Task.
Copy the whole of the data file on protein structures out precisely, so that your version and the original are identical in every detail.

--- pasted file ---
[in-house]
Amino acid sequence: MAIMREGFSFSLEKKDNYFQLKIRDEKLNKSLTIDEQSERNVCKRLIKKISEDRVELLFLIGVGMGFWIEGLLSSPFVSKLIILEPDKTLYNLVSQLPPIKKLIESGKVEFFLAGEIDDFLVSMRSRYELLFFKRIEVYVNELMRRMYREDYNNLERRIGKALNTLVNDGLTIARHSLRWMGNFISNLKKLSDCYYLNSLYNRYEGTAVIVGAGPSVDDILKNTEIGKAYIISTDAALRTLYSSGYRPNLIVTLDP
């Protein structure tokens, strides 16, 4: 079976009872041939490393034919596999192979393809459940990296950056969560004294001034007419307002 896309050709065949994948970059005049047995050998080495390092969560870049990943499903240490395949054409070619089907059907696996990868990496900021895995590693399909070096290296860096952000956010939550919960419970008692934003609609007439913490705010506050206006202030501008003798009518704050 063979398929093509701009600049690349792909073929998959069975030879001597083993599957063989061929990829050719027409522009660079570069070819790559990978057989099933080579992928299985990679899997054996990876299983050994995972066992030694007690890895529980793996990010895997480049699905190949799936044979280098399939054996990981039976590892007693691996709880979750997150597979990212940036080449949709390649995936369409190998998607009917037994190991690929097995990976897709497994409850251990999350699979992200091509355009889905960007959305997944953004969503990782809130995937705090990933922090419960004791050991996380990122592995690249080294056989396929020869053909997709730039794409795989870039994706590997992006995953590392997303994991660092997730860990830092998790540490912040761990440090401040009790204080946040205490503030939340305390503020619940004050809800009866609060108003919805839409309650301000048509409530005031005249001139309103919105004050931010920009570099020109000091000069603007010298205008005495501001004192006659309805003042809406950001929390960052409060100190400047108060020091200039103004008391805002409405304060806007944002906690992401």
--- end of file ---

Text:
[in-house]
Amino acid sequence: MAIMREGFSFSLEKKDNYFQLKIRDEKLNKSLTIDEQSERNVCKRLIKKISEDRVELLFLIGVGMGFWIEGLLSSPFVSKLIILEPDKTLYNLVSQLPPIKKLIESGKVEFFLAGEIDDFLVSMRSRYELLFFKRIEVYVNELMRRMYREDYNNLERRIGKALNTLVNDGLTIARHSLRWMGNFISNLKKLSDCYYLNSLYNRYEGTAVIVGAGPSVDDILKNTEIGKAYIISTDAALRTLYSSGYRPNLIVTLDP
């Protein structure tokens, strides 16, 4: 079976009872041939490393034919596999192979393809459940990296950056969560004294001034007419307002 896309050709065949994948970059005049047995050998080495390092969560870049990943499903240490395949054409070619089907059907696996990868990496900021895995590693399909070096290296860096952000956010939550919960419970008692934003609609007439913490705010506050206006202030501008003798009518704050 063979398929093509701009600049690349792909073929998959069975030879001597083993599957063989061929990829050719027409522009660079570069070819790559990978057989099933080579992928299985990679899997054996990876299983050994995972066992030694007690890895529980793996990010895997480049699905190949799936044979280098399939054996990981039976590892007693691996709880979750997150597979990212940036080449949709390649995936369409190998998607009917037994190991690929097995990976897709497994409850251990999350699979992200091509355009889905960007959305997944953004969503990782809130995937705090990933922090419960004791050991996380990122592995690249080294056989396929020869053909997709730039794409795989870039994706590997992006995953590392997303994991660092997730860990830092998790540490912040761990440090401040009790204080946040205490503030939340305390503020619940004050809800009866609060108003919805839409309650301000048509409530005031005249001139309103919105004050931010920009570099020109000091000069603007010298205008005495501001004192006659309805003042809406950001929390960052409060100190400047108060020091200039103004008391805002409405304060806007944002906690992401």